Franchise tag 101: How is it used, and who's likely to get it?

'Franchise tag deadline' has been in the NFL lexicon for years, but it's a complicated process that could become more significant this year. Here's a primer on what the franchise tag is.  

Lynne Sladky/AP/File
The Philadelphia Eagles on Thursday placed their franchise tag on wide receiver DeSean Jackson.

The season may be over, but for the front offices of teams around the National Football League, work is just getting started.

This week, the focus is on franchise tags – the option given to each NFL team to lock up an important player whose contract is set to expire for a year, without signing him to a long-term contract. Each team gets the option of one franchise tag, and the deadline to use it is Monday, March 5 at 3:59 p.m. Eastern time.

But why, exactly, is a franchise tag so important? Let us explain.

Basically, it has everything to do with the NFL's salary cap. Teams, of course, want to squeeze as many good players under the salary cap as possible. One way to do that is to sign a player to a long-term deal that spreads his salary out over many years.

But teams don't have enough room under the salary cap to do that with every one of their good players. So, assigning the franchise tag is generally among the first off-season moves a team will make. It allows teams to square away a crucial player without having to take a long-term hit against the salary cap.

From the league's perspective, the tag tamps down on player movement – something that can wreck smaller market teams that have less draw than major markets. With the tag, owners and coaches can more easily maintain consistency at key positions. 

The result is that the free-agent signing season essentially begins at the franchise tag deadline. After franchise tags are assigned, other teams know which players are available or unavailable.

For players, it means a generous salary for a year, and the opportunity to prove themselves worthy of a longer-term deal. This year, because of the terms of the league's new collective-bargaining agreement, there are likely to be more franchise tags than ever before.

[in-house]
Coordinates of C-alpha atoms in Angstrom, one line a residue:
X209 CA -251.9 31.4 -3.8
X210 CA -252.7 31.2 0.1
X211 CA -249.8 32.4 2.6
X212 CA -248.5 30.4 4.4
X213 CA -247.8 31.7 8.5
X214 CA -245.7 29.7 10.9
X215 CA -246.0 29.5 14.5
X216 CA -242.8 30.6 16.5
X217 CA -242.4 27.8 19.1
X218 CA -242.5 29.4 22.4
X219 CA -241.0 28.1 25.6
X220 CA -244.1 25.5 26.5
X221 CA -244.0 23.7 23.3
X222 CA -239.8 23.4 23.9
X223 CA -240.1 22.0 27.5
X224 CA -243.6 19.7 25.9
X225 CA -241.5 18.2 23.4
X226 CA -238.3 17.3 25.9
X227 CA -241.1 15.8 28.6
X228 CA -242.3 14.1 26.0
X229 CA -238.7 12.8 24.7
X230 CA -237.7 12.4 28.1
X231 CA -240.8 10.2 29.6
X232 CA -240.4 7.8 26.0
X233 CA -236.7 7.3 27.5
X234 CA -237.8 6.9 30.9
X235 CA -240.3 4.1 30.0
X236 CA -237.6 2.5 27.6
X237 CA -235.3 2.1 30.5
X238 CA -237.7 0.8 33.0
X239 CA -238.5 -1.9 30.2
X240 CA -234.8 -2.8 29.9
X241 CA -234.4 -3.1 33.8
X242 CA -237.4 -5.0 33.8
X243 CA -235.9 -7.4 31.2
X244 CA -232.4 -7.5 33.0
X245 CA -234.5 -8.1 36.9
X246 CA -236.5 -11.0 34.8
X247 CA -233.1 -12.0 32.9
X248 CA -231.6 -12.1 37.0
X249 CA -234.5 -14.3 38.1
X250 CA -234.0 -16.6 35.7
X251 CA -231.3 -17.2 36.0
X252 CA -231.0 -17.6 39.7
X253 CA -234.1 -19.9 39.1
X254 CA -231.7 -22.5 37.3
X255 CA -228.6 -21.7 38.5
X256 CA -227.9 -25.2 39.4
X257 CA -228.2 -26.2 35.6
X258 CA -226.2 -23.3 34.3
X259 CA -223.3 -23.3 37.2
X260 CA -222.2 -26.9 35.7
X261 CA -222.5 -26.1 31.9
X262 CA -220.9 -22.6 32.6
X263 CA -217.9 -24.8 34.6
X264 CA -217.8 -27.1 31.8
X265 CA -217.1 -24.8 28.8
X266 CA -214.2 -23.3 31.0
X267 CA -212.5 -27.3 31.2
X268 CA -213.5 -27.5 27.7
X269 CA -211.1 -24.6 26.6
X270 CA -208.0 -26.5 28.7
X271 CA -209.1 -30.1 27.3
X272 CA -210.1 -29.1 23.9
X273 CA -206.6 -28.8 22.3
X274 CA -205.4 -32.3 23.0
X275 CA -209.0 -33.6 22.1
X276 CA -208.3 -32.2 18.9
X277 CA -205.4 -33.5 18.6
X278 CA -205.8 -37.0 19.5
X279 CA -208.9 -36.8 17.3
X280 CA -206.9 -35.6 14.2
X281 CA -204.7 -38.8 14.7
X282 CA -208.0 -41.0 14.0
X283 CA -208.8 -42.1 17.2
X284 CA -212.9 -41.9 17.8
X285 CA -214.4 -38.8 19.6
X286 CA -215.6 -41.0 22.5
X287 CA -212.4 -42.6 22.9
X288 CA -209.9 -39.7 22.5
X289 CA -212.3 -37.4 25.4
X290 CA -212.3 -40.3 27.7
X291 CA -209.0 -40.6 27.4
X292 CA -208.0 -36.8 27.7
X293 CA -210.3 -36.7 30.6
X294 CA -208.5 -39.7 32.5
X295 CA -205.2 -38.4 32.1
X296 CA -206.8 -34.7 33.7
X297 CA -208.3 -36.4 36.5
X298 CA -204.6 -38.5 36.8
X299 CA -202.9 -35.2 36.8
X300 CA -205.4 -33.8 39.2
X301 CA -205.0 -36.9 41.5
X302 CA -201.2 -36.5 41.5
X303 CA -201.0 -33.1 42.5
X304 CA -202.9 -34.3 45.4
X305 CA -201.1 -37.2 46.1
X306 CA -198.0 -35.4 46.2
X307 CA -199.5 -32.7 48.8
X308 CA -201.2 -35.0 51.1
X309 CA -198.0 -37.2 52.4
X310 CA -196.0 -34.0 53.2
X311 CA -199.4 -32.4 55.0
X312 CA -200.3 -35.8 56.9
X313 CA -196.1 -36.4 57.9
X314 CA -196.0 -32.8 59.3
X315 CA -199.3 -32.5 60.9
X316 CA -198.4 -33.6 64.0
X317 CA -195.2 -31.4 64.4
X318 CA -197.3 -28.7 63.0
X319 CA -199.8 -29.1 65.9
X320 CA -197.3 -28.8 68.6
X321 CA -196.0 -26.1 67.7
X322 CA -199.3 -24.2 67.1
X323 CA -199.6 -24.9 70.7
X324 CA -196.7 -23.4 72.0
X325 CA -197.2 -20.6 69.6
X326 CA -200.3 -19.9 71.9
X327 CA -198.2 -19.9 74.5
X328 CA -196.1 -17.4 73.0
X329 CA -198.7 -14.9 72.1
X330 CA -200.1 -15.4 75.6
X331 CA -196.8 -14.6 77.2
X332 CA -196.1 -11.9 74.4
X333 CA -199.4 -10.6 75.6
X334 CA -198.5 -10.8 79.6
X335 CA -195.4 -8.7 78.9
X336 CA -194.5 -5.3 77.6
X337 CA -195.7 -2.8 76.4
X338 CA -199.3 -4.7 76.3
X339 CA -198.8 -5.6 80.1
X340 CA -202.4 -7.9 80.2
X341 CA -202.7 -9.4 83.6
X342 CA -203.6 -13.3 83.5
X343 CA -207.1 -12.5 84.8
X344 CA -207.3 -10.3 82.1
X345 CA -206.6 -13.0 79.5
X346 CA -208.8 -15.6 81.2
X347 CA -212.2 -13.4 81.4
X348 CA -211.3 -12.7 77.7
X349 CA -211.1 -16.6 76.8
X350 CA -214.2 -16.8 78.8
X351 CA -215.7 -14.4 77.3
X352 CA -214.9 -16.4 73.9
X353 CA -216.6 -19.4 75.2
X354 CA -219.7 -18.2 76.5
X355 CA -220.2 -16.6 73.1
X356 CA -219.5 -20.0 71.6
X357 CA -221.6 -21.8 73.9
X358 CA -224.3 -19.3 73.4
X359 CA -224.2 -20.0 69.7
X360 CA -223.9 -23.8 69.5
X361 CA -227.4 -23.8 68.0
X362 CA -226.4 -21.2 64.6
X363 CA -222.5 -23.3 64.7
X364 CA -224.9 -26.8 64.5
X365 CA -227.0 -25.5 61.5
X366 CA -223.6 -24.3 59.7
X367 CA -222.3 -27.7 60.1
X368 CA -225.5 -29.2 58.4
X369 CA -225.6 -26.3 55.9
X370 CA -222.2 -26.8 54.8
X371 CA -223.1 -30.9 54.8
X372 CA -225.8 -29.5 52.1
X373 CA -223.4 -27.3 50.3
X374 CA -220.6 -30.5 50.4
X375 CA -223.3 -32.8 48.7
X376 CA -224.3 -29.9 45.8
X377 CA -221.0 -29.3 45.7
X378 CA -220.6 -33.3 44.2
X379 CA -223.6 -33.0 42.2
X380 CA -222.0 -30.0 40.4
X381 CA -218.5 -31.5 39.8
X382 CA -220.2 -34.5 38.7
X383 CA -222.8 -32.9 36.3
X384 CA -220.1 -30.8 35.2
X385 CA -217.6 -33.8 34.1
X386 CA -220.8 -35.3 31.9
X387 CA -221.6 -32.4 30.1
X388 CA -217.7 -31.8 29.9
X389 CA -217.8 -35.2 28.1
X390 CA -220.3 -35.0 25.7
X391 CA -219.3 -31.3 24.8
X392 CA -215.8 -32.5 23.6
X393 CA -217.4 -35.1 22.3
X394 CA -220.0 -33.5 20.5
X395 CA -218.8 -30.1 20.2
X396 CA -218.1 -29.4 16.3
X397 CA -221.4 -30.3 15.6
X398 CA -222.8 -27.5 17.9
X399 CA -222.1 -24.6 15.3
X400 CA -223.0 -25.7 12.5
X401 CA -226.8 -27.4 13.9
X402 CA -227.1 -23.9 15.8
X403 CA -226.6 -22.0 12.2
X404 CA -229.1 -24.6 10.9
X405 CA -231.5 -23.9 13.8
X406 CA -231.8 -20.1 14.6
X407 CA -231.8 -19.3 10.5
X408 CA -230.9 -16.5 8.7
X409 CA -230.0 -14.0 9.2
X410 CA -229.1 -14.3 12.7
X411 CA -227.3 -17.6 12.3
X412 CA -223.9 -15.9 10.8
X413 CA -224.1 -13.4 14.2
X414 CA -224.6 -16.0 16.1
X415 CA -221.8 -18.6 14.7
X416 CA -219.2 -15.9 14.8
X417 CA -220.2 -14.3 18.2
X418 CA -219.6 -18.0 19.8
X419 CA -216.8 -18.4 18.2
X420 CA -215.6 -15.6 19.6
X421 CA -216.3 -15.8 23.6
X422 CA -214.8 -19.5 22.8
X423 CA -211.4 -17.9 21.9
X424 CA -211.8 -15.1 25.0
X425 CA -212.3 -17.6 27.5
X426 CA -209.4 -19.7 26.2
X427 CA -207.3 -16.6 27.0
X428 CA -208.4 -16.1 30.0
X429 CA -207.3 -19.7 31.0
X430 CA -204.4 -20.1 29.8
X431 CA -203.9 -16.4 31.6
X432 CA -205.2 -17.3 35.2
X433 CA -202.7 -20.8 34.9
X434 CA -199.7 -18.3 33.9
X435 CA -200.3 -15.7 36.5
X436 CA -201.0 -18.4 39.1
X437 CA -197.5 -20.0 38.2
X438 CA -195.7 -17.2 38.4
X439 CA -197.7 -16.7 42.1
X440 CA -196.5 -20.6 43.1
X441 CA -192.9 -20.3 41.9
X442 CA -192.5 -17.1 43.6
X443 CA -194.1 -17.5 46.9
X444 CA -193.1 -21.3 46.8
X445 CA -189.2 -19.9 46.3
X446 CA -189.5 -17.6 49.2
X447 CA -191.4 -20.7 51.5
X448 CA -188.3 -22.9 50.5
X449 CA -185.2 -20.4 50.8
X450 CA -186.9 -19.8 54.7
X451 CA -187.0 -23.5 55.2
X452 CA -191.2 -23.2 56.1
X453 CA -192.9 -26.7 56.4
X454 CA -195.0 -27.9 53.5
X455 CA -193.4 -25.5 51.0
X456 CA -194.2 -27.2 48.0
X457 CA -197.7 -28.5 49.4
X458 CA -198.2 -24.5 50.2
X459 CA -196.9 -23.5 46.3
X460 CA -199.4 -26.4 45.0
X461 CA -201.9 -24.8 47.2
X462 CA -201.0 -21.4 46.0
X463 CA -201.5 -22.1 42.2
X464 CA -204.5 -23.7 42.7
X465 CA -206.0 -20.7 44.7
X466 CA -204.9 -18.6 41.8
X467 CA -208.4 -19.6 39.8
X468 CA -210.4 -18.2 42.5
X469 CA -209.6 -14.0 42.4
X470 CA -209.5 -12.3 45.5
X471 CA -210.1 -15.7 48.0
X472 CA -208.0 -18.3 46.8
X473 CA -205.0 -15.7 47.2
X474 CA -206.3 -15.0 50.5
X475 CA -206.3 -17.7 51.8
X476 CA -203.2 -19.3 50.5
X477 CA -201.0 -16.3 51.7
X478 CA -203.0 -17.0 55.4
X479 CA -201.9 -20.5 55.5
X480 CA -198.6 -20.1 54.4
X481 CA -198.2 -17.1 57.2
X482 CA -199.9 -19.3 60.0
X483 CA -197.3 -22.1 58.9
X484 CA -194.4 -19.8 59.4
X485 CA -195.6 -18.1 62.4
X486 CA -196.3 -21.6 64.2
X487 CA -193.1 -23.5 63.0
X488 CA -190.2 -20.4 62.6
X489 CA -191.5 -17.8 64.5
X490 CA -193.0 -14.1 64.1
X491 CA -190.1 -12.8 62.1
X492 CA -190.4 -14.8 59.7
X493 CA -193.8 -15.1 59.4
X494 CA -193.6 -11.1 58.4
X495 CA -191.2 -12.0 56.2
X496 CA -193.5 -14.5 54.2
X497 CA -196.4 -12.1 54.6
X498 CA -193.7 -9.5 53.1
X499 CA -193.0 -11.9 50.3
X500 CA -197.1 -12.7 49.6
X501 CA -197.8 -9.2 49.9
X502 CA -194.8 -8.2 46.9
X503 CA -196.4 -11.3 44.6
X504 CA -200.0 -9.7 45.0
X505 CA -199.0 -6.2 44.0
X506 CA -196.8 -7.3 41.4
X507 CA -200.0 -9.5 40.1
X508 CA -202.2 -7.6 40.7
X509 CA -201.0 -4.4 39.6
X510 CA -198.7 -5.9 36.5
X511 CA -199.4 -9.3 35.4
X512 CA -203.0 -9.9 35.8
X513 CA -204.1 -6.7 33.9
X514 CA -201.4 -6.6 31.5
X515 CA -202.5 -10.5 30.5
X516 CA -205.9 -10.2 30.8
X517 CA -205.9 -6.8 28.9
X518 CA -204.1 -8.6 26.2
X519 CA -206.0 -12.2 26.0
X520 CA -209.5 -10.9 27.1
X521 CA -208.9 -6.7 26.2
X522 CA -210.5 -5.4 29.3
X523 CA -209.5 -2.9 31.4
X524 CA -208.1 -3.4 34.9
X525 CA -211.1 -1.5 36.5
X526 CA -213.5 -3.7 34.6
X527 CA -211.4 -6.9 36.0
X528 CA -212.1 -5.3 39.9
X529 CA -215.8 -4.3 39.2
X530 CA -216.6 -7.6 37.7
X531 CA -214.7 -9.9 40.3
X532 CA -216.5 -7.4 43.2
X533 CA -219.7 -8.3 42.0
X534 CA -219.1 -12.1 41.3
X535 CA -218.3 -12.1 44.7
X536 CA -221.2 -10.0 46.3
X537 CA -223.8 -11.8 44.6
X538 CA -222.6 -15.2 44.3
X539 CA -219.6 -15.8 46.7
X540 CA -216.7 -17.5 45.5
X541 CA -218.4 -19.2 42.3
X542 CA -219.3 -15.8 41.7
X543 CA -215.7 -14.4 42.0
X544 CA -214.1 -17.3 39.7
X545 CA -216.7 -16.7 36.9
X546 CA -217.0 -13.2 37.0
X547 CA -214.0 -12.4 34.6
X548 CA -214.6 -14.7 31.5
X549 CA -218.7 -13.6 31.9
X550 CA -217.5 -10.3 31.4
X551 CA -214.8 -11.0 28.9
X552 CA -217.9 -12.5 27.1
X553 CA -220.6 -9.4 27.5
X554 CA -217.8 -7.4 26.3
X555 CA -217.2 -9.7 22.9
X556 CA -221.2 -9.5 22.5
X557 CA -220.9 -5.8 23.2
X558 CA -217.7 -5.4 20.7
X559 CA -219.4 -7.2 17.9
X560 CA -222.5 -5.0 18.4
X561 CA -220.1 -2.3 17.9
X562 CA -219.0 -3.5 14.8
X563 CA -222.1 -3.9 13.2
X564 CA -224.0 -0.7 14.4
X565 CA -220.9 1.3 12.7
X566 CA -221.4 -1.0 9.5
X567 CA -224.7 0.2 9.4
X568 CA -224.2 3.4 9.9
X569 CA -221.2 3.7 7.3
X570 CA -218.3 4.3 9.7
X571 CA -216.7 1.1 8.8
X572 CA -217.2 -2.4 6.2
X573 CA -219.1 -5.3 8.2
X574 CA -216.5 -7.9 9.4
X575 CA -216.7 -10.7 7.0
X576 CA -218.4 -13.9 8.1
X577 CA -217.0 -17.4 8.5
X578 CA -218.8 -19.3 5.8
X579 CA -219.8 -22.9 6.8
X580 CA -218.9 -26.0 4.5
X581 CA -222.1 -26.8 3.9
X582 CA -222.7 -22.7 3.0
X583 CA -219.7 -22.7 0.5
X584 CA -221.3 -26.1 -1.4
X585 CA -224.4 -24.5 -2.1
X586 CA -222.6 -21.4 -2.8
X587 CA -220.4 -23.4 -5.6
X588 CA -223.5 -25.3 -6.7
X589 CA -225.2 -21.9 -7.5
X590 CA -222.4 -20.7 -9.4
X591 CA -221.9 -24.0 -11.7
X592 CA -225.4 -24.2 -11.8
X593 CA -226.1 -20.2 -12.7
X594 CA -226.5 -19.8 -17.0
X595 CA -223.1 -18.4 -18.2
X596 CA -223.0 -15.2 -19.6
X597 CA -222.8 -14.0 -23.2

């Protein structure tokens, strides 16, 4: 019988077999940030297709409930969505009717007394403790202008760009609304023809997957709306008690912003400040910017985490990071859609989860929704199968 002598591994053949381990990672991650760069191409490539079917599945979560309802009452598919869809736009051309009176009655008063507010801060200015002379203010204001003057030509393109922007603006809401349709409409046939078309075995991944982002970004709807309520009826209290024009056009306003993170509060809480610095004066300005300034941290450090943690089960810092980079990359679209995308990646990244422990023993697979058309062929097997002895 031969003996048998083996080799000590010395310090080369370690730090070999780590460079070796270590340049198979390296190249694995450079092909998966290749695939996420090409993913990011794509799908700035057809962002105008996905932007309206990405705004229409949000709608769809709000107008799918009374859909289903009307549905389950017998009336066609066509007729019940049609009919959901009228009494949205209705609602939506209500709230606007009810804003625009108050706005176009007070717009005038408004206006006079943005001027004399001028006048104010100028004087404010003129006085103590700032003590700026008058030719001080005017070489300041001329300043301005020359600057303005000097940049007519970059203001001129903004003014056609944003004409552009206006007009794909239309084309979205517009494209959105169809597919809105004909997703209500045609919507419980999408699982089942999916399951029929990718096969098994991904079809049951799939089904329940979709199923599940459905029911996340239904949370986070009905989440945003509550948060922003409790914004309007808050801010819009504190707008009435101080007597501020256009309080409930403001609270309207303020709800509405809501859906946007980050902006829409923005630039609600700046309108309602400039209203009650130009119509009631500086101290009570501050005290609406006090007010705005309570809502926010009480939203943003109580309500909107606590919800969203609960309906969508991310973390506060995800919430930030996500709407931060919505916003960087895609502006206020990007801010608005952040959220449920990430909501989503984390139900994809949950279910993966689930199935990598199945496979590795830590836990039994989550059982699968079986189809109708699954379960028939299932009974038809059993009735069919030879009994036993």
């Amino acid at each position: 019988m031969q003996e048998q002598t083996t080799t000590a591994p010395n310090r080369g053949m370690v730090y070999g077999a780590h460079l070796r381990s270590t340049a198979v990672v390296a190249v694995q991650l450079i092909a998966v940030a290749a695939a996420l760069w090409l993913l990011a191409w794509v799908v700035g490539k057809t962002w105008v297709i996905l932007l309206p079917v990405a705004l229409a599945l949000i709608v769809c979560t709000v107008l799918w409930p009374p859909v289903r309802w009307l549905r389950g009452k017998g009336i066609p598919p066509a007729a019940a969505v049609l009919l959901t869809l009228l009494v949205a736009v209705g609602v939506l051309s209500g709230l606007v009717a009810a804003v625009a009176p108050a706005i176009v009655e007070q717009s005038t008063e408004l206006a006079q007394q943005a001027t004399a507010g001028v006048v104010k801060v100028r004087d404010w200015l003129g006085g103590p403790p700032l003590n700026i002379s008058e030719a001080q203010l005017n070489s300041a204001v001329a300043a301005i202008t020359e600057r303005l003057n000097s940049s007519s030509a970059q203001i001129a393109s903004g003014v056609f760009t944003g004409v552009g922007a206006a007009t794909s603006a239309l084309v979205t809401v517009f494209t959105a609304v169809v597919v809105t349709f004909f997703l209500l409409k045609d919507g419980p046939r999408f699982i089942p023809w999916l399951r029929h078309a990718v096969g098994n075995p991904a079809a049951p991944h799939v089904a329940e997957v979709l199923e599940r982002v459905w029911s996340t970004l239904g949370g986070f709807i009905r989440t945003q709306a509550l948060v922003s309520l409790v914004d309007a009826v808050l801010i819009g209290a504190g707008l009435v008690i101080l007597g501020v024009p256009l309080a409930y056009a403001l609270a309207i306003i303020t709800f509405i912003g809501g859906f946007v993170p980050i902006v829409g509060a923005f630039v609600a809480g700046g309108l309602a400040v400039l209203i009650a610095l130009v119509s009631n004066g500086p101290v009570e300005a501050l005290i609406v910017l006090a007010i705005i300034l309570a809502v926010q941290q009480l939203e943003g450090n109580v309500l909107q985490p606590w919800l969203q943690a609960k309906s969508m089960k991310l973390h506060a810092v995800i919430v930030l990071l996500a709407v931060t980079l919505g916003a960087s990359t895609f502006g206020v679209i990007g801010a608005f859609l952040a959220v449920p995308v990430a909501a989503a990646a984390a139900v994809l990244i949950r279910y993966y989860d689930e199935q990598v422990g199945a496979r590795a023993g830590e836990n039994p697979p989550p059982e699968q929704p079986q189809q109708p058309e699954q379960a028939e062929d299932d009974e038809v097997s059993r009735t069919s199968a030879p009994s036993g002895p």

But what sort of player is the most likely to be tagged?

Common examples are players who are valuable but who might be risky to sign to a long-term deal – because of age, injury issues, or off-field problems.

The Tennessee Titans, for instance, were hesitant to give defensive end Albert Haynesworth – a talented player with a bad temper and a questionable work ethic – a long-term contract. So they franchised him. Later, the Washington Redskins signed him to an ill-advised seven year, $100 million contract. After two unproductive, scandal-ridden years, Washington waived Haynesworth’s contract, but not before eating its $41 million guarantee.

He’s an extreme case, but tagged players usually fit the Haynesworth bill in some way. DeSean Jackson is a ridiculously gifted athlete and the only NFL player in history to be a Pro Bowl starter at two positions, wide receiver and punt returner. But an unproductive year for the Eagles, plus a few off-field issues, made a long-term contract out of the question. So he has been franchised. 

The franchise tag garners Jackson at least $9.4 million for the coming season. But the distinction isn’t as sweet a deal for players as it used to be.

Under the new terms of the NFL’s collective-bargaining agreement, franchised contract salaries are determined by the average salary of players tagged at a certain position during the past five years. The figure used to be an average of the five highest-paid players at each position from the previous year, which resulted in budget-busting spikes at certain positions from season to season.

So while a franchise tag for a quarterback was worth $16.1 million in 2011, now it’s worth $14.4 million. The most drastic salary drop was at defensive tackle, which went from $12.5 million in 2011 to $7.9 million in 2012. Had Jackson been franchised a year earlier, he’d be walking away with $2 million more.

Not every team uses a tag every year. But because of that lower price tag, NFL insiders are predicting that there will be more franchise tags than ever in 2012.

The franchise tag used to be reserved for players that teams really wanted to commit to, said ESPN business analyst Andrew Brandt on ESPN Radio Friday. “It used to be for true franchise players. Now it’s every team looking at who’s their best free agent that year, and that’s why we’re going to see so many tags. It’s a huge management weapon.”

The most surprising franchise tag so far this year? New Orleans Saints quarterback Drew Brees, whom the Saints clearly want to sign long-term. Unable to agree on the terms of deal by Monday, however, the Saints were forced to use the tag on Brees. 

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